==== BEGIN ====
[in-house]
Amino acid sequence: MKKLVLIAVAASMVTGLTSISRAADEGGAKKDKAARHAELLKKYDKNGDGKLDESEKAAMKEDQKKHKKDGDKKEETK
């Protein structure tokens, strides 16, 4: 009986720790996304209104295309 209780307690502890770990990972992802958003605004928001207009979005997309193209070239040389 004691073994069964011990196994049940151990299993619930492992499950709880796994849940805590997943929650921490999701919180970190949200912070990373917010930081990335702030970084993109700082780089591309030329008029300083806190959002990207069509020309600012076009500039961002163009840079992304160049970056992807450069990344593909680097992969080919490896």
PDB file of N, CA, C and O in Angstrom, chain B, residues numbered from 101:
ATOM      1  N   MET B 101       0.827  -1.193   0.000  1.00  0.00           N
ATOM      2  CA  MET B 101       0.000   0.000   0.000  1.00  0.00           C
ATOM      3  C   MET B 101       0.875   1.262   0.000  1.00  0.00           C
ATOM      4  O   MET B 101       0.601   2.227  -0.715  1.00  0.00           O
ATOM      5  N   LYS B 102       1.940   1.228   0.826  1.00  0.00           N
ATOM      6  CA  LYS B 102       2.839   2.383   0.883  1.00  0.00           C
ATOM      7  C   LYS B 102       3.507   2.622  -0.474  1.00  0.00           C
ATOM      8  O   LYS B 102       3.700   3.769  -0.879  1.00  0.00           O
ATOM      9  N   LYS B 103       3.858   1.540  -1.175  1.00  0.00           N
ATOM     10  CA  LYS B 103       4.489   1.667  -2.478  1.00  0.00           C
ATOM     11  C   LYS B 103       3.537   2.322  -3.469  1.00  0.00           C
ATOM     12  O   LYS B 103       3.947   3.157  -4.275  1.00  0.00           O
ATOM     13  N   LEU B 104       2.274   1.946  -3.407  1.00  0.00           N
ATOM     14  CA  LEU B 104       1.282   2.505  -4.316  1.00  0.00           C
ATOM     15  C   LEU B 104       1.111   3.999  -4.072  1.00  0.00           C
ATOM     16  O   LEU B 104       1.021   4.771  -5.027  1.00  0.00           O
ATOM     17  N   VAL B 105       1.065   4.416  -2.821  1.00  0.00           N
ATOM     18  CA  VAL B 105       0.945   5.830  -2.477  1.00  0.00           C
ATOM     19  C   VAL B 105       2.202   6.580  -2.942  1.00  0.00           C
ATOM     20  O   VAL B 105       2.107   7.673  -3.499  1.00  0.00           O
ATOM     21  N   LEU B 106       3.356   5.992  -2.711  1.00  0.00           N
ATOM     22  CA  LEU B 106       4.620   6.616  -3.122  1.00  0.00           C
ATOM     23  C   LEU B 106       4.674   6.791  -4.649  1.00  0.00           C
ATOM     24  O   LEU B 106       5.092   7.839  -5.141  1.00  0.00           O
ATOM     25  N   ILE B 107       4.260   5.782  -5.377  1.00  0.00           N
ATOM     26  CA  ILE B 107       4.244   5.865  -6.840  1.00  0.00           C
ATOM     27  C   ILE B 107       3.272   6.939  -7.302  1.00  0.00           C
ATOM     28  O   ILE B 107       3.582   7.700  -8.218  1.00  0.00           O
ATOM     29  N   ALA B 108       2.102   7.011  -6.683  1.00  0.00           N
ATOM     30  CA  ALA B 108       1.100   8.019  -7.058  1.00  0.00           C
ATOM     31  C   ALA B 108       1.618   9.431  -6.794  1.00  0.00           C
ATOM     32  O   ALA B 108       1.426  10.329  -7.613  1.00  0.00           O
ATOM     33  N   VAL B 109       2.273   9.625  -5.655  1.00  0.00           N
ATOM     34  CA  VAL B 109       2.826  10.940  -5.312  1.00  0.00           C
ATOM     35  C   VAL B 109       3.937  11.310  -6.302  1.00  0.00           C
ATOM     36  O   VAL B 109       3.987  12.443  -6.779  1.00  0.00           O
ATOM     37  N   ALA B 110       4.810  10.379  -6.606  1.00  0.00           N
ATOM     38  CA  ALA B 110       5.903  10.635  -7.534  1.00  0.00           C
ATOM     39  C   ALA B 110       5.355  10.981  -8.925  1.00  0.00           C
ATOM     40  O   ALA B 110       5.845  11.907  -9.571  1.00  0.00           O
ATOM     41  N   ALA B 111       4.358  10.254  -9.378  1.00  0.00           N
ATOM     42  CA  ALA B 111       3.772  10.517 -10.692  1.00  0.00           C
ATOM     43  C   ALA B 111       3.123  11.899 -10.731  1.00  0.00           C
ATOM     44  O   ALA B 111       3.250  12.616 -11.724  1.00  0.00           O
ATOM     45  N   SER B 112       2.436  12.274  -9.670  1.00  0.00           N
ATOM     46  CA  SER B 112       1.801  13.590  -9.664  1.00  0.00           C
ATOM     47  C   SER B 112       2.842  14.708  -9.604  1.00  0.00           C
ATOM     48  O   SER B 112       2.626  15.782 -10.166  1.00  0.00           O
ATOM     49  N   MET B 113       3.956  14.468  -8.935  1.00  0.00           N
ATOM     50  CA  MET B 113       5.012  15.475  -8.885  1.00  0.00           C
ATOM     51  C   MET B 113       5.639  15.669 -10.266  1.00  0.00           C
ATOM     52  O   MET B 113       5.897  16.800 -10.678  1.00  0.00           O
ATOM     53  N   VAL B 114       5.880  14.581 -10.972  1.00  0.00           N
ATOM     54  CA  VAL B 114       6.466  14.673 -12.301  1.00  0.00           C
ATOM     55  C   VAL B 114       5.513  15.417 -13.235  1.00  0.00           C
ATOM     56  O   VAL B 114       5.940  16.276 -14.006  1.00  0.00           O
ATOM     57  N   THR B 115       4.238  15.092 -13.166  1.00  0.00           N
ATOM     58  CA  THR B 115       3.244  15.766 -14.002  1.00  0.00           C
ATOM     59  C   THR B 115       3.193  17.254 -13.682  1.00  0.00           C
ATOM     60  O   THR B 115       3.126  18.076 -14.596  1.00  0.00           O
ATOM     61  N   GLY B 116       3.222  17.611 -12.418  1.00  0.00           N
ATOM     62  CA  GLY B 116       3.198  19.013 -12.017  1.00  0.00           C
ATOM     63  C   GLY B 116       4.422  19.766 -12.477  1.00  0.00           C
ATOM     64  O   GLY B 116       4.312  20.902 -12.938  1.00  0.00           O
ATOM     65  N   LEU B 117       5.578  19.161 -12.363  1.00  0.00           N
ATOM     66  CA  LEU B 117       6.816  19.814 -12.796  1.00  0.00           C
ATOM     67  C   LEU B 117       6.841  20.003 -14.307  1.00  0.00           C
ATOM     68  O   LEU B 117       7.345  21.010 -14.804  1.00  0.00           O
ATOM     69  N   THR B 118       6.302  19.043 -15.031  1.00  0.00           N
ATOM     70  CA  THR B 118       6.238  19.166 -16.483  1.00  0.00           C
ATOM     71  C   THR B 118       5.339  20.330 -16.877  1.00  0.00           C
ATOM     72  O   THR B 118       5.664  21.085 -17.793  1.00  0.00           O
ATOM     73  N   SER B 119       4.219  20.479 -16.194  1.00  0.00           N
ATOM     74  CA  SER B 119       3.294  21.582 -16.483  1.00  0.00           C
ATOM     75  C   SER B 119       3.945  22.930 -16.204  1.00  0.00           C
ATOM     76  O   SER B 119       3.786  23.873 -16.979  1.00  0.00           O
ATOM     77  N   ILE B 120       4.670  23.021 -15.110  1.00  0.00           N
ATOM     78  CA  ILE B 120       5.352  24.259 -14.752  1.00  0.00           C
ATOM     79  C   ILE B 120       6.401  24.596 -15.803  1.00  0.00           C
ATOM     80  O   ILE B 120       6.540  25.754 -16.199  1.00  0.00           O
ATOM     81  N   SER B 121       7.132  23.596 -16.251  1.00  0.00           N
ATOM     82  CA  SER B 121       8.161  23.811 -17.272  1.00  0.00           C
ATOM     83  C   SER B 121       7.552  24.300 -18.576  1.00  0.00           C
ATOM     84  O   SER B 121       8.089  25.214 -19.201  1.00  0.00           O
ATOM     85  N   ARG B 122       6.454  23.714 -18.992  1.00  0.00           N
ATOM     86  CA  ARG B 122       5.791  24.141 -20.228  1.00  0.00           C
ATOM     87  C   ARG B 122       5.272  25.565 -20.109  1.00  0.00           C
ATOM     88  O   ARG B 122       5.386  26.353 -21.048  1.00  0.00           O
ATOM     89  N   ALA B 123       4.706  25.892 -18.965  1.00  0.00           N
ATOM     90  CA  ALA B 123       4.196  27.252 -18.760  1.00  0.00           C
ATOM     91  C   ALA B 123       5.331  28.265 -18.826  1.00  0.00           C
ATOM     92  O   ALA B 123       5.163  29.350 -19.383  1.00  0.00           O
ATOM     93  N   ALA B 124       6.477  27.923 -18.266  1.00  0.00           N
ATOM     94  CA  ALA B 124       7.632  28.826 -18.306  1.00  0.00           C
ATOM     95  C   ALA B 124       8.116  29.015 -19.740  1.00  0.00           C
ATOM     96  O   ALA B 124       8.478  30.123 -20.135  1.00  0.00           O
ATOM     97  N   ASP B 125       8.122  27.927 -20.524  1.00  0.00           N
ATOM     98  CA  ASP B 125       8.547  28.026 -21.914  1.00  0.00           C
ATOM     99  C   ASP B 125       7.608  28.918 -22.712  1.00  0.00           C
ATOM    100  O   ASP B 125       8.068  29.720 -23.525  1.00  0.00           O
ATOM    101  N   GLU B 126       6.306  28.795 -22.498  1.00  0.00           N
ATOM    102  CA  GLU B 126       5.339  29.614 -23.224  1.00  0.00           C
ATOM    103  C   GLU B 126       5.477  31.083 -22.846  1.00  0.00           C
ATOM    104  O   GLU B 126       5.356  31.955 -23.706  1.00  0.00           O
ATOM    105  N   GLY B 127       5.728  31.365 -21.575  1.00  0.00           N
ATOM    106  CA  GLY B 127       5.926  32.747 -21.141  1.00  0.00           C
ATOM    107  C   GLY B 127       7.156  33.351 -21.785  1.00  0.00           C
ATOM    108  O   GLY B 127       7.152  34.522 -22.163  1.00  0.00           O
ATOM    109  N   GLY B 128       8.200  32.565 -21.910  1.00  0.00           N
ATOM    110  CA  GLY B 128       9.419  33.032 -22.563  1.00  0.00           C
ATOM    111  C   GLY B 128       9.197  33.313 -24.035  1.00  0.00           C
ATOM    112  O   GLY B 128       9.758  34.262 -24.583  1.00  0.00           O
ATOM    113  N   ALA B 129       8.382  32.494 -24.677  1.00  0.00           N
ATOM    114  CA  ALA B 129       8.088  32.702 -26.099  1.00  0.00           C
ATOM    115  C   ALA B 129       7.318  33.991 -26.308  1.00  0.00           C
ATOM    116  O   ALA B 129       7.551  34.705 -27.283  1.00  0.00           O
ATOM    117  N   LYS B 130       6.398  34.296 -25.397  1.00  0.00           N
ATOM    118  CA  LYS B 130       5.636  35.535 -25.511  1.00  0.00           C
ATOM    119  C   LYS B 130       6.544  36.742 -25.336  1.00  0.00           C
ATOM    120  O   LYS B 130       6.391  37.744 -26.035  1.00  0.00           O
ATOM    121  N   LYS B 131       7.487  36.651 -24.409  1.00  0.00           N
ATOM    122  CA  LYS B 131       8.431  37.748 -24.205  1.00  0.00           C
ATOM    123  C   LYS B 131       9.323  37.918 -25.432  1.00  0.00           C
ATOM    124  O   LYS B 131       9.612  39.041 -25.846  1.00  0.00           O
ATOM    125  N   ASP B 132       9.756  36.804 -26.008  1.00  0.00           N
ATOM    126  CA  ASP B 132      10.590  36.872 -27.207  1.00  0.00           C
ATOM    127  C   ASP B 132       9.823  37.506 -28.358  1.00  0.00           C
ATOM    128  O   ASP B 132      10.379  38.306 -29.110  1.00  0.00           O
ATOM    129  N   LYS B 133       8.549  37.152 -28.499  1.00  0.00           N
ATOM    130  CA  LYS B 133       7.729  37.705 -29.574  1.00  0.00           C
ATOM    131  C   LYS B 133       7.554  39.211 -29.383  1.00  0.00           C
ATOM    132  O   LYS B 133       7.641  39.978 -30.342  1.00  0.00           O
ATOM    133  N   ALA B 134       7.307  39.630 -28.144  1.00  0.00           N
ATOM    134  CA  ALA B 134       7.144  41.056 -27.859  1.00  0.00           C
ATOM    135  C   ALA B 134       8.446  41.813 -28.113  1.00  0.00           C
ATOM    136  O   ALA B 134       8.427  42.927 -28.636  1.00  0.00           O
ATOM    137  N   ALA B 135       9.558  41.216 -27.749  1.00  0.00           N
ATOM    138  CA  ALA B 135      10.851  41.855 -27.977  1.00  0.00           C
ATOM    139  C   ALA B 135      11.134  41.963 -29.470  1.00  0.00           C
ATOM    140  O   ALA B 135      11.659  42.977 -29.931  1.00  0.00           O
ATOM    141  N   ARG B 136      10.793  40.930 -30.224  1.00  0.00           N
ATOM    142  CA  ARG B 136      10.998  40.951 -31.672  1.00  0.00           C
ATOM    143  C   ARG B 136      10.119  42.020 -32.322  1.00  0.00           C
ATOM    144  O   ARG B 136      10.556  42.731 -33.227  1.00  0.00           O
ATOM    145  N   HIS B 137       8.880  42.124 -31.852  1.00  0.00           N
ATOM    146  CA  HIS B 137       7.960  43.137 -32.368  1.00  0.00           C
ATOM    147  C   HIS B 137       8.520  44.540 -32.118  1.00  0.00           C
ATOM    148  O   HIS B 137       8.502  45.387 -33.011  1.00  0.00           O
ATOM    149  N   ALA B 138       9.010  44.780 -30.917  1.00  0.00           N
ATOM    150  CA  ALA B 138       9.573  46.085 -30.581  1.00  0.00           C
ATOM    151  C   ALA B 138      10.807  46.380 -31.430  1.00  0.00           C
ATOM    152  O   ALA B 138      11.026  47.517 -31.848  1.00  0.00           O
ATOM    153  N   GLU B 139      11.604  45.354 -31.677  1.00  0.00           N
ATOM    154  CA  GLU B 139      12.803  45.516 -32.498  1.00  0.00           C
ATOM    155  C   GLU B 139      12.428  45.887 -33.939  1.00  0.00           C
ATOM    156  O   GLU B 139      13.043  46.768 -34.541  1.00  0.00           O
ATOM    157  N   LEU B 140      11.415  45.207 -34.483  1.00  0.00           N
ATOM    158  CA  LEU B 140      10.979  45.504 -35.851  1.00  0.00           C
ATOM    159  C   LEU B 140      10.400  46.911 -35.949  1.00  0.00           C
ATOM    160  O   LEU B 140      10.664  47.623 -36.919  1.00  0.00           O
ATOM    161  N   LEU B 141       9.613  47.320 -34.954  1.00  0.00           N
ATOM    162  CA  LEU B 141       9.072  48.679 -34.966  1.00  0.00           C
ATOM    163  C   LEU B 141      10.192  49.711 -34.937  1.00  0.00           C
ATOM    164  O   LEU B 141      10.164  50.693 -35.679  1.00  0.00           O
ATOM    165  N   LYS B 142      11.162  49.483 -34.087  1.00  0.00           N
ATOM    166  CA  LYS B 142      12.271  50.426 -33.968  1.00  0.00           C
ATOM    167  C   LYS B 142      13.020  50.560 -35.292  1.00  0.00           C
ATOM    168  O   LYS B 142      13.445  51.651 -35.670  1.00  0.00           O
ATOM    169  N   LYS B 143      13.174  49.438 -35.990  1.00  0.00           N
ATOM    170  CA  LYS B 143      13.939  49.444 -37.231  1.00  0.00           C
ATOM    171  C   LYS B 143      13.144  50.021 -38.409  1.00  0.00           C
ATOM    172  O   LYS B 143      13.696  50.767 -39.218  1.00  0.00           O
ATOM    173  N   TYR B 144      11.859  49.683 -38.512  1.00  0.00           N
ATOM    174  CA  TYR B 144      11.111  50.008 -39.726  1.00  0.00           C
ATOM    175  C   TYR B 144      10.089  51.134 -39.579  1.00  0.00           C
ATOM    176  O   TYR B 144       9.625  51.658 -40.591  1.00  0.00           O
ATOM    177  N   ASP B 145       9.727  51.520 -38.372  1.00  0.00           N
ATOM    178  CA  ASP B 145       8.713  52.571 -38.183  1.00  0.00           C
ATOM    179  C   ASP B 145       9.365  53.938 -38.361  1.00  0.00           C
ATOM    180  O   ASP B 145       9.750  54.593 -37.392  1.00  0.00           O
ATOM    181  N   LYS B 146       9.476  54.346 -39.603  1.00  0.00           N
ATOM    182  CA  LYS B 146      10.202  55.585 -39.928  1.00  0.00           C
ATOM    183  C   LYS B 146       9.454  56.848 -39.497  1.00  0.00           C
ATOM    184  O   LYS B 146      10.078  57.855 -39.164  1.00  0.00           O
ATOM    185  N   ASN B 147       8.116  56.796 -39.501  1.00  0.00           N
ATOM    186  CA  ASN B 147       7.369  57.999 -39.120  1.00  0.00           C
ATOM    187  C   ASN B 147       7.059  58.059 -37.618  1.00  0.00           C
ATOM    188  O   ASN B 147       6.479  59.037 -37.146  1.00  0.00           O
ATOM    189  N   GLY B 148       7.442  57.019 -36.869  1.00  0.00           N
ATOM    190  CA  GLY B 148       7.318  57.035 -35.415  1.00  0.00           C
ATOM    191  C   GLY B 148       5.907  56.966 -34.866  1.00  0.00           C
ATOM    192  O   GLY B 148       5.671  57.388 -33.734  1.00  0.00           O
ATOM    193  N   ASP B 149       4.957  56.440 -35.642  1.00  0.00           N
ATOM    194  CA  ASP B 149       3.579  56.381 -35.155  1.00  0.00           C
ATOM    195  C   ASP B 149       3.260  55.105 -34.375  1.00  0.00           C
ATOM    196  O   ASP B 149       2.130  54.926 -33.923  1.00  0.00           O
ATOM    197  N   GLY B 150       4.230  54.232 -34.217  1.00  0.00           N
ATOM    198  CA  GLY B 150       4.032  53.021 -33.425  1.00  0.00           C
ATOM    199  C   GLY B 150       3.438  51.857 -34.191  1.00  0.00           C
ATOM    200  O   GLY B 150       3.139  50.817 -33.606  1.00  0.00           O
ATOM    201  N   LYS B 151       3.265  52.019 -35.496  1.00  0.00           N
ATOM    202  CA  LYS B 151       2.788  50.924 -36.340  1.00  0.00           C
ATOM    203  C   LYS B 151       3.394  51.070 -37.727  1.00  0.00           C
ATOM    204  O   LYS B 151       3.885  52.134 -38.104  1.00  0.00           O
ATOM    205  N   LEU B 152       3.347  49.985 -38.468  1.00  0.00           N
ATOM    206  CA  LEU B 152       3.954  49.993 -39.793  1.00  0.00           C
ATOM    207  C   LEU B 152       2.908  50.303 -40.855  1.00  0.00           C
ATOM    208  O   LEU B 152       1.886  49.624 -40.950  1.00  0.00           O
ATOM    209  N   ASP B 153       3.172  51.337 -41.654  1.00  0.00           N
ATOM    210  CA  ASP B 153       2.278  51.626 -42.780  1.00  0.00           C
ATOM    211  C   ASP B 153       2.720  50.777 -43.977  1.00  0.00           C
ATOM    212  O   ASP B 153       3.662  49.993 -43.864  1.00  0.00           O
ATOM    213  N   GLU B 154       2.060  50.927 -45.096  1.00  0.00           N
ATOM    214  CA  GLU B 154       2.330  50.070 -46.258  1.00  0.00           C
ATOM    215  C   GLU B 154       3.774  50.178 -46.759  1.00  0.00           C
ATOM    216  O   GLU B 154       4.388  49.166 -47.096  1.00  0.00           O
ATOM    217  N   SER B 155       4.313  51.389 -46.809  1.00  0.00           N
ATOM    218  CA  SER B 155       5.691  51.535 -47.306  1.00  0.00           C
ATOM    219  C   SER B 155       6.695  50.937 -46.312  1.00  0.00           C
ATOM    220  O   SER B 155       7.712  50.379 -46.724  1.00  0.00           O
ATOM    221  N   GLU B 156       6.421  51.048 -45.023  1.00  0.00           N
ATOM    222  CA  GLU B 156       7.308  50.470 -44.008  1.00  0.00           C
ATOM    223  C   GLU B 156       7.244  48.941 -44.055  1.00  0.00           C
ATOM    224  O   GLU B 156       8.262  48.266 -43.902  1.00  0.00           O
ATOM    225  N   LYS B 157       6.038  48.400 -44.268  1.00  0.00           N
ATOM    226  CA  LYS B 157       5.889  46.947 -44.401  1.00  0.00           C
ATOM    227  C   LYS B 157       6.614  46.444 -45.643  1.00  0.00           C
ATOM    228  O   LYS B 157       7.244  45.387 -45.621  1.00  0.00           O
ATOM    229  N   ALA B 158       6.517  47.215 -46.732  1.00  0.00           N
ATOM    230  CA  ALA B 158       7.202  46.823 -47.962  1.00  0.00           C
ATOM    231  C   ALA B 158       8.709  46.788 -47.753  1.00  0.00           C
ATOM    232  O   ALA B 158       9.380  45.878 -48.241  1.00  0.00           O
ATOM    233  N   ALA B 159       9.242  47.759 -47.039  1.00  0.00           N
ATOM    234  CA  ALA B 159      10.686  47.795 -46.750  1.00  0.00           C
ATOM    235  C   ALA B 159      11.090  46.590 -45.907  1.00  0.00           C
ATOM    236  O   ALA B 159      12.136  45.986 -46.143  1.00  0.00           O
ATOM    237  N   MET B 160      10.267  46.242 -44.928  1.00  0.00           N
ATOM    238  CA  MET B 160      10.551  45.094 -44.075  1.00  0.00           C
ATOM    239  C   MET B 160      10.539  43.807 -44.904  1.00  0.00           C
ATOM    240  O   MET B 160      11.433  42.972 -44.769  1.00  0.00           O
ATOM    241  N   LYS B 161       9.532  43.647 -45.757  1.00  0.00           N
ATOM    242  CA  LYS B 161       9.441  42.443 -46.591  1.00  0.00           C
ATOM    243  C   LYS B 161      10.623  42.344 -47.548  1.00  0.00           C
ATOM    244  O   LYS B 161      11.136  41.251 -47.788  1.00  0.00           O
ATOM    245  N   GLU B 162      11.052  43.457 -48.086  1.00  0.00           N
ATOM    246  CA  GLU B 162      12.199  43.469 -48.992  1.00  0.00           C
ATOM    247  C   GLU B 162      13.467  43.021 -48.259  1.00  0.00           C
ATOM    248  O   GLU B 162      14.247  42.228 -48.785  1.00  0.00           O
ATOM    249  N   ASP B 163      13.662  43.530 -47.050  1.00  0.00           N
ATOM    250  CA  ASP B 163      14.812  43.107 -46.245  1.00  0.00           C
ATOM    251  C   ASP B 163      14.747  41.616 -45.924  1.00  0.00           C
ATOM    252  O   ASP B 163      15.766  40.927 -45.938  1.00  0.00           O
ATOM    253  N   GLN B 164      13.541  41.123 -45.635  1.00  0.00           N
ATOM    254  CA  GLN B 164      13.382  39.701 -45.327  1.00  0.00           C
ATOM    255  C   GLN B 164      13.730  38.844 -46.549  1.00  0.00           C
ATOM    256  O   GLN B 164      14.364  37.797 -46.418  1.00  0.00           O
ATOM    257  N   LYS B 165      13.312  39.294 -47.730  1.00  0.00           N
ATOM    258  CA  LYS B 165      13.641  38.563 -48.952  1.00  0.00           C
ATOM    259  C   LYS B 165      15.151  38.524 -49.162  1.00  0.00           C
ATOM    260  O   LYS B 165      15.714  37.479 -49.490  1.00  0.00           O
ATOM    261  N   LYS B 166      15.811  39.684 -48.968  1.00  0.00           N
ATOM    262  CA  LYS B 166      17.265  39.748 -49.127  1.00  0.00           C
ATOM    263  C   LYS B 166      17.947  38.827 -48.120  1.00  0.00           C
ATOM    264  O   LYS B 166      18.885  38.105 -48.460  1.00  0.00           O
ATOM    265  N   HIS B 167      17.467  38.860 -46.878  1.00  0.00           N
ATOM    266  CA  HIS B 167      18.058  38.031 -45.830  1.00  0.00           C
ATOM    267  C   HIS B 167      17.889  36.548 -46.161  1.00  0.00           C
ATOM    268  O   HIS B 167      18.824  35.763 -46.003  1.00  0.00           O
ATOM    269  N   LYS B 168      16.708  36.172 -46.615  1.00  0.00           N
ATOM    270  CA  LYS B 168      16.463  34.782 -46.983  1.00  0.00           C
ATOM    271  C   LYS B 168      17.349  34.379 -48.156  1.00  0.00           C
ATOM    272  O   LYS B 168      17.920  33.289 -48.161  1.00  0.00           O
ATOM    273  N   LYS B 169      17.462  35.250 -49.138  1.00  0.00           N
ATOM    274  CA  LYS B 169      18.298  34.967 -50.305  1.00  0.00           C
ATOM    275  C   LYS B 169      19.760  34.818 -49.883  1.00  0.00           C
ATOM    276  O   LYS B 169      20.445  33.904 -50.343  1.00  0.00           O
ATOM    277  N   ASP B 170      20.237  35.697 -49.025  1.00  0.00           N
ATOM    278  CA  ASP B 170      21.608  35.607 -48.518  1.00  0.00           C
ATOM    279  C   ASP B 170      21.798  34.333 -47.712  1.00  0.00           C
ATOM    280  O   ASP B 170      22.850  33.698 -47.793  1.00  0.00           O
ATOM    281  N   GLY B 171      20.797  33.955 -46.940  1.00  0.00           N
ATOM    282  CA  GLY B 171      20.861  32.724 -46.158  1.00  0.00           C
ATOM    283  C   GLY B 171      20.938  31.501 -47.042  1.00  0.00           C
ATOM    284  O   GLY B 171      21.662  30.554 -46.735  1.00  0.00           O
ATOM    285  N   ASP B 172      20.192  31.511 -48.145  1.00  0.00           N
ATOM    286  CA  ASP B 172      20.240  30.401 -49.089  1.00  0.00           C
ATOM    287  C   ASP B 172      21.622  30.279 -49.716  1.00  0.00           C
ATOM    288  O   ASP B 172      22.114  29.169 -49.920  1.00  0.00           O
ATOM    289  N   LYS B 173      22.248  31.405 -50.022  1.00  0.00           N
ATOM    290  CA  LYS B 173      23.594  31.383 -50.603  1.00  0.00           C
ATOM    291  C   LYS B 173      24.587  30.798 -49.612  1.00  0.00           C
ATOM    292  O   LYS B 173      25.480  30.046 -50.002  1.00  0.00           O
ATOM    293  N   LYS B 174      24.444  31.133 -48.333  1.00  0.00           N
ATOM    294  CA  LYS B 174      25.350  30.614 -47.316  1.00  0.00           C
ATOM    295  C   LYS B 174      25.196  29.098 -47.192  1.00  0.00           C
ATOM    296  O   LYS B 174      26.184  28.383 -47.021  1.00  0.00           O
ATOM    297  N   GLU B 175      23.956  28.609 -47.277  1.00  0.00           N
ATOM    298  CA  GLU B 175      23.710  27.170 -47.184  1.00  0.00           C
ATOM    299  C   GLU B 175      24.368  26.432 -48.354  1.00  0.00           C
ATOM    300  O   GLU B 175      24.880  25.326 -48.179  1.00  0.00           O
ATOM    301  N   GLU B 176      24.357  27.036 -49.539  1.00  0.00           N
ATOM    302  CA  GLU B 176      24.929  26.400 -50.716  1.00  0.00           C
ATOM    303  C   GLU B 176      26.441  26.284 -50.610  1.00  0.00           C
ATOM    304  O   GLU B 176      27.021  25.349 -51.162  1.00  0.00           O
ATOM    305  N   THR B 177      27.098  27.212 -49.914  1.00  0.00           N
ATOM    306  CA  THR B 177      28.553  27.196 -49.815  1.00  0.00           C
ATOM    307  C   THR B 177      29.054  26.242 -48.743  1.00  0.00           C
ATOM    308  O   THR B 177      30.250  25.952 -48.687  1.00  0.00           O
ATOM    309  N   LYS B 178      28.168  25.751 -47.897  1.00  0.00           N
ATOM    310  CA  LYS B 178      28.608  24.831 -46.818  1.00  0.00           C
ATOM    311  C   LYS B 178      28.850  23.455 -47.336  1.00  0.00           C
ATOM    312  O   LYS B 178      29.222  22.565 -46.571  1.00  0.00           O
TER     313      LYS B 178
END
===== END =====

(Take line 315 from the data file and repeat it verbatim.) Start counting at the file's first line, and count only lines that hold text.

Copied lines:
ATOM    311  C   LYS B 178      28.850  23.455 -47.336  1.00  0.00           C